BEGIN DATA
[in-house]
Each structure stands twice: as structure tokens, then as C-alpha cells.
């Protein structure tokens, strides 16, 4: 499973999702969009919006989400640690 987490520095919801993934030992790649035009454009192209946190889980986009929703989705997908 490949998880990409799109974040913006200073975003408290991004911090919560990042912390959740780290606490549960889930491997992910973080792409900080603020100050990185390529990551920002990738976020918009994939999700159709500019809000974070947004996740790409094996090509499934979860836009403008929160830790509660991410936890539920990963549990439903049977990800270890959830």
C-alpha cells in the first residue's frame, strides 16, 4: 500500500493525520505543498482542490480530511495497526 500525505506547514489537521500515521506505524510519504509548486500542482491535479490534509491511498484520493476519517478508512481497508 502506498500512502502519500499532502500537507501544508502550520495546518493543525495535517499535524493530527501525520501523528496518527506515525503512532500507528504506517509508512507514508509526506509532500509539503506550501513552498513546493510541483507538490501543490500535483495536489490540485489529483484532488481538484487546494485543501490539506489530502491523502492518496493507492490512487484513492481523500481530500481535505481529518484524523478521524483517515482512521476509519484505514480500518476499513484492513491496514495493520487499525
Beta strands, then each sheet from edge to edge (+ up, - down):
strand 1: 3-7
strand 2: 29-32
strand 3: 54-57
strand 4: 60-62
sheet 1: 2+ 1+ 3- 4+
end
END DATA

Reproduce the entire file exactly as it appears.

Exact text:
[in-house]
Each structure stands twice: as structure tokens, then as C-alpha cells.
């Protein structure tokens, strides 16, 4: 499973999702969009919006989400640690 987490520095919801993934030992790649035009454009192209946190889980986009929703989705997908 490949998880990409799109974040913006200073975003408290991004911090919560990042912390959740780290606490549960889930491997992910973080792409900080603020100050990185390529990551920002990738976020918009994939999700159709500019809000974070947004996740790409094996090509499934979860836009403008929160830790509660991410936890539920990963549990439903049977990800270890959830």
C-alpha cells in the first residue's frame, strides 16, 4: 500500500493525520505543498482542490480530511495497526 500525505506547514489537521500515521506505524510519504509548486500542482491535479490534509491511498484520493476519517478508512481497508 502506498500512502502519500499532502500537507501544508502550520495546518493543525495535517499535524493530527501525520501523528496518527506515525503512532500507528504506517509508512507514508509526506509532500509539503506550501513552498513546493510541483507538490501543490500535483495536489490540485489529483484532488481538484487546494485543501490539506489530502491523502492518496493507492490512487484513492481523500481530500481535505481529518484524523478521524483517515482512521476509519484505514480500518476499513484492513491496514495493520487499525
Beta strands, then each sheet from edge to edge (+ up, - down):
strand 1: 3-7
strand 2: 29-32
strand 3: 54-57
strand 4: 60-62
sheet 1: 2+ 1+ 3- 4+
end